Regardless of how these youths leave care, the abuse and neglect that initiated their placement in foster care puts them at a high risk of emotional and behavioral problems that can adversely affect educational attainment.

Exhibit 1: Youths Exiting DFPS Conservatorship in Texas, Fiscal 2019

Roll over the chart for specific values.





Exit Reason Average Months in Care Average Placements per Exit Number of Exits Share of Total Exits
Achieved Permanency 17.7 2.1 18,909 93.0%
Family Reunification 12.8 1.9 6,739 33.1
Custody to Relatives 14.7 1.9 6,063 29.8
Adoption 26.2 2.4 6,107 30.0
Aged Out 44.8 6.3 1,212 6.0
Other* 13.3 1.7 222 1.1
Total 19.3 2.3 20,343 100.0%

*Missing or incomplete data.
Source: Texas Department of Family and Protective Services


An Educational Challenge

Compared to their peers, students in foster care are 3.4 times more likely to be suspended from school and 3.6 times more likely to drop out of high school, according to data presented at the 2017 P-16 Statewide Professional Development Conference (PDF). Although DFPS always seeks to place youths in foster care in a safe and permanent living arrangement as quickly as possible, many are moved from home to home multiple times until an appropriate living arrangement can be established.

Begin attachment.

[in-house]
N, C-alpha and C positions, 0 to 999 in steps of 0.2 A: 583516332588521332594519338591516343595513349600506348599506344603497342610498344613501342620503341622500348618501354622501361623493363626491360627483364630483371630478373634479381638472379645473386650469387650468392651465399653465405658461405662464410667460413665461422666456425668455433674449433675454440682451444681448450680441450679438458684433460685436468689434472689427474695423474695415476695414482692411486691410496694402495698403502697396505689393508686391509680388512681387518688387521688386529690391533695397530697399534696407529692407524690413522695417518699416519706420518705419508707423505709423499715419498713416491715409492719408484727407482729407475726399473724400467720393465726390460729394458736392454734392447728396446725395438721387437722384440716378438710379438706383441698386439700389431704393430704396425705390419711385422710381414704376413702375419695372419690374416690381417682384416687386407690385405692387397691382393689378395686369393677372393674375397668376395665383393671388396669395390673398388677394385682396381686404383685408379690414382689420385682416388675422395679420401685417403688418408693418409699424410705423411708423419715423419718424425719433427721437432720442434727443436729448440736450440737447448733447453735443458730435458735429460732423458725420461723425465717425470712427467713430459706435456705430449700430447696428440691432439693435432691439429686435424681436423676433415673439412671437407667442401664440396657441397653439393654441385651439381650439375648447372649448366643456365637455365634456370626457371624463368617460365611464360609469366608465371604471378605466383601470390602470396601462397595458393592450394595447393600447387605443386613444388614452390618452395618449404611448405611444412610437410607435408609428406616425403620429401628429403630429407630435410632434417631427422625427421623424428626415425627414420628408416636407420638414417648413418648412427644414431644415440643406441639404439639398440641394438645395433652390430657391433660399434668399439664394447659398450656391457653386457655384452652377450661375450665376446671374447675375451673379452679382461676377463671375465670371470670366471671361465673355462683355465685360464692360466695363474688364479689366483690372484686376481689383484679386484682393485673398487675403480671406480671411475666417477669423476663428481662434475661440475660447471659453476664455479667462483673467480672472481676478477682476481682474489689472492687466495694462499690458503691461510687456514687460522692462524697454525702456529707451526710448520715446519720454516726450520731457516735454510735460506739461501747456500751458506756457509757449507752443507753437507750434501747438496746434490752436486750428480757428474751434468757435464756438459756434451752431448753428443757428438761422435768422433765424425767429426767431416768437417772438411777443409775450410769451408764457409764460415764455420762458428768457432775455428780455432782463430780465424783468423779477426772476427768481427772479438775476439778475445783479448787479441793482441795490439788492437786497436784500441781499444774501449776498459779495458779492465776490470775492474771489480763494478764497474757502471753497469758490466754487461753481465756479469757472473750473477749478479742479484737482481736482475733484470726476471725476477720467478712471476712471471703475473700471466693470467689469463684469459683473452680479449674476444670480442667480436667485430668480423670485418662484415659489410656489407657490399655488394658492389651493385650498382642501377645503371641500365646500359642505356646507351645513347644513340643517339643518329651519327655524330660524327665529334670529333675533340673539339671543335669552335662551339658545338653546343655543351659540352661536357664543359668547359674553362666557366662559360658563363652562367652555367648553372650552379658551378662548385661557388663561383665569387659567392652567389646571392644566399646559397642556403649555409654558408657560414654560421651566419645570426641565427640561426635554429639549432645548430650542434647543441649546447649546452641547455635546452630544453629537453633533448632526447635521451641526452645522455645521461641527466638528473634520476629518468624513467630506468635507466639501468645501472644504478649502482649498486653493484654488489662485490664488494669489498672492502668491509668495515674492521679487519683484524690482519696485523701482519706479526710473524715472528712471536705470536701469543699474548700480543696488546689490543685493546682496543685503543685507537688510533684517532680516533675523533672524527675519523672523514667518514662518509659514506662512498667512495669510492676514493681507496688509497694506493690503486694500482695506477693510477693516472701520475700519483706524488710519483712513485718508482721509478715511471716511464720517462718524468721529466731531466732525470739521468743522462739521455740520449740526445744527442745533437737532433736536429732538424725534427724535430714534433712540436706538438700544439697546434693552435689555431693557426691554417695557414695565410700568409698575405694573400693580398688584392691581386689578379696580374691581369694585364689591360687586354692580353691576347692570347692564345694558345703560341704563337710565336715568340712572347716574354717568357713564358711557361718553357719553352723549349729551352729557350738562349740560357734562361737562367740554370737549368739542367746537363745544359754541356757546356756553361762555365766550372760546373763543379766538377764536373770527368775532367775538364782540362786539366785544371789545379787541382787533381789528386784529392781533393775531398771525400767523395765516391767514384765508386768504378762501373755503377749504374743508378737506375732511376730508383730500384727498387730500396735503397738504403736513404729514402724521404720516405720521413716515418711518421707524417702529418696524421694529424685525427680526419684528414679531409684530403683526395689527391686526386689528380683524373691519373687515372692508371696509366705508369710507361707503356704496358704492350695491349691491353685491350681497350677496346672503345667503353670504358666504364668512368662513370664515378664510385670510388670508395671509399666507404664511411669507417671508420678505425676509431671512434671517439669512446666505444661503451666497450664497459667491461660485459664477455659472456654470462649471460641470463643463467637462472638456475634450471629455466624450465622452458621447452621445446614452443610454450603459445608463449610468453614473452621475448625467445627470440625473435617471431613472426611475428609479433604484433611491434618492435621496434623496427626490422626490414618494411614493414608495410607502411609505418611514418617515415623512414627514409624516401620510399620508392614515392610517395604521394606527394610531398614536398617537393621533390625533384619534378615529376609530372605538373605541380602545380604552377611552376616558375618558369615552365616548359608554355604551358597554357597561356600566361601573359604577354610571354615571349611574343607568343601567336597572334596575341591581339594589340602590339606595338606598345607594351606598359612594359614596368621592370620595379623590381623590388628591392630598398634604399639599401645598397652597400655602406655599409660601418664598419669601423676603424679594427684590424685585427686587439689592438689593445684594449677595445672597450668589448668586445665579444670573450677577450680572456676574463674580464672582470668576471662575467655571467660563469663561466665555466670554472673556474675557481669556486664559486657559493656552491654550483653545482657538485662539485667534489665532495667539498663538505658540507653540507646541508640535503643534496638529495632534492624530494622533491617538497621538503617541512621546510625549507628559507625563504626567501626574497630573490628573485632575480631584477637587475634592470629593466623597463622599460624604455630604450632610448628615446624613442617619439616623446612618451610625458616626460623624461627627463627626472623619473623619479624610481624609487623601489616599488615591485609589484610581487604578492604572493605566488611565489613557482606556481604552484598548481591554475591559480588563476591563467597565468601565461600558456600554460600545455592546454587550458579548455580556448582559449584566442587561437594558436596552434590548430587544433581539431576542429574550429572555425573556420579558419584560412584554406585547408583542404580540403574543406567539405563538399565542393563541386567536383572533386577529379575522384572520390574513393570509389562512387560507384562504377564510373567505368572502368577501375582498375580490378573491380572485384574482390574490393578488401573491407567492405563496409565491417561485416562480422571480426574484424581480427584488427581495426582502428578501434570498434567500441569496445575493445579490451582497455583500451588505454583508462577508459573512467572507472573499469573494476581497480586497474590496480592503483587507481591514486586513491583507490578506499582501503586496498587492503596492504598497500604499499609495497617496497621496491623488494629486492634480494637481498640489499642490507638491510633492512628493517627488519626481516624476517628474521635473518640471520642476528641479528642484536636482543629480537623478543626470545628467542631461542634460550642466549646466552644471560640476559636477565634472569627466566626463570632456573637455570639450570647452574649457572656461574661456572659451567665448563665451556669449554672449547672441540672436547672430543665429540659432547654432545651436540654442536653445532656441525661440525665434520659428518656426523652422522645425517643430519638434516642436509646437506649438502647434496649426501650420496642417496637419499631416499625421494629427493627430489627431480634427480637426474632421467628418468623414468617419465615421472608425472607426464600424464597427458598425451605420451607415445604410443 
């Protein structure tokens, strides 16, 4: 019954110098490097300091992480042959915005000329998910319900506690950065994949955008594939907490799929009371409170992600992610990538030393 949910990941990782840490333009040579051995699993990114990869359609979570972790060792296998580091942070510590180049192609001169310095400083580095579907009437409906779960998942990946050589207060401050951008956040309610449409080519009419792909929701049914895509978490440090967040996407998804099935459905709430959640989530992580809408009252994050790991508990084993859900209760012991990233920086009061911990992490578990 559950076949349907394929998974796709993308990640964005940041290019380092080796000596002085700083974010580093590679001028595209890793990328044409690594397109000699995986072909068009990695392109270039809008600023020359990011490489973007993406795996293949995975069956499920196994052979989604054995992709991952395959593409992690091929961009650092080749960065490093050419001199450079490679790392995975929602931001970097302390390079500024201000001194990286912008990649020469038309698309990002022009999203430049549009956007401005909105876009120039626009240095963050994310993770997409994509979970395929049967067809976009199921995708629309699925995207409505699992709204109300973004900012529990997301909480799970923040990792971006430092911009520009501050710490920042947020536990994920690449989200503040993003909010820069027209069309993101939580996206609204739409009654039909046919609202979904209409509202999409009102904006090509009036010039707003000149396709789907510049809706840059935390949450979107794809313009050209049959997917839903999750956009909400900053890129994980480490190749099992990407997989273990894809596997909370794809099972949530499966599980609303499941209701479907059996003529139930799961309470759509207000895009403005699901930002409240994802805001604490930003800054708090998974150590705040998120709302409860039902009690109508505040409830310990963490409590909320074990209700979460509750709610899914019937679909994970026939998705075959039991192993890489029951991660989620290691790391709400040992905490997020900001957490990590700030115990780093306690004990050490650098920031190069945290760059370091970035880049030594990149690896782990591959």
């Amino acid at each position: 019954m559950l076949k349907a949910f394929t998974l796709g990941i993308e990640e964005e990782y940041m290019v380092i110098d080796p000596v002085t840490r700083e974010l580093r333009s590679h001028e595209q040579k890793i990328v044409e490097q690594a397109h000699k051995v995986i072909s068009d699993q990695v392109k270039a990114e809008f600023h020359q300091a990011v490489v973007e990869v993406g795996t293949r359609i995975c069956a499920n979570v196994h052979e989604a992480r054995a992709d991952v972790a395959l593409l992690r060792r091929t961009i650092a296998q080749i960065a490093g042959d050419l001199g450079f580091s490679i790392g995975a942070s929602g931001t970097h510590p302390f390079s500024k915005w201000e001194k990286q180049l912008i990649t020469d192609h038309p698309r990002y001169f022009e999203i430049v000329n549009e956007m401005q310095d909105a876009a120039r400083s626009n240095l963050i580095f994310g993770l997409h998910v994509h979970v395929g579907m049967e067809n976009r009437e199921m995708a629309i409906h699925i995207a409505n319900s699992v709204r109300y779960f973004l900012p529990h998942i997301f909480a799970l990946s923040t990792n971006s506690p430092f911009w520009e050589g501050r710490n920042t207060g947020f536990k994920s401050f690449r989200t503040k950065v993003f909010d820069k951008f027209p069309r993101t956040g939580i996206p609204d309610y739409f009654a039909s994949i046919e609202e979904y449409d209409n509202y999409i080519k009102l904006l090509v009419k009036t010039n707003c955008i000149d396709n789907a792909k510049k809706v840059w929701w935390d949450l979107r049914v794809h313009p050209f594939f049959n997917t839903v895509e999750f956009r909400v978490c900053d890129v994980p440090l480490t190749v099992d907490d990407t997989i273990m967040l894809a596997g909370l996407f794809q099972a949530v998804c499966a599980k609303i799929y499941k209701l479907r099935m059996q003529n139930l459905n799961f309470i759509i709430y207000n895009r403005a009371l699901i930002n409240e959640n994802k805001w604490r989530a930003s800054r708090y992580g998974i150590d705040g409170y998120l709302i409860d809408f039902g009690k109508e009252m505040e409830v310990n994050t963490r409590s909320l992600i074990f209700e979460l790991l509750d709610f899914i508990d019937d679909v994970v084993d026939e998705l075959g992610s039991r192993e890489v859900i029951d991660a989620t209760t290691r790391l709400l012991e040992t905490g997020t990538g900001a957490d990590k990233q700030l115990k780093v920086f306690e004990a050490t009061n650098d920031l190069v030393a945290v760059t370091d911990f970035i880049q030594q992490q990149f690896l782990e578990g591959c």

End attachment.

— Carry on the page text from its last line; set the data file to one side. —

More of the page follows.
Multiple moves often involve changing schools, another factor that can affect student performance; foster students can lose valuable social supports and even course credits. According to data presented at the 2017 conference, 47 percent of Texas students in foster care have attended at least two different schools in the same school year, versus just 7 percent of students not in care.

For those who have left foster care, postsecondary education can be challenging simply because they haven’t had the same level of familial and financial support as their peers. In a 2017 study (PDF) of nearly 4,000 former Texas foster-care children, two-thirds (67 percent) hadn’t pursued postsecondary education. Of those who did enroll, fewer than 4 percent had earned a certificate, an associate degree or a bachelor’s degree (Exhibit 2).

In the 2017 study, 38 percent of nearly 4,000 youths aged out of foster care after turning 18, while 62 percent left foster care after achieving some sort of permanency. The results suggest that foster-care alumni struggle educationally regardless of exit reason, age or time spent in DFPS conservatorship.

Exhibit 2: Attainment of Texas Foster-Care Alumni Pursuing Higher Education, Ages 18 to 24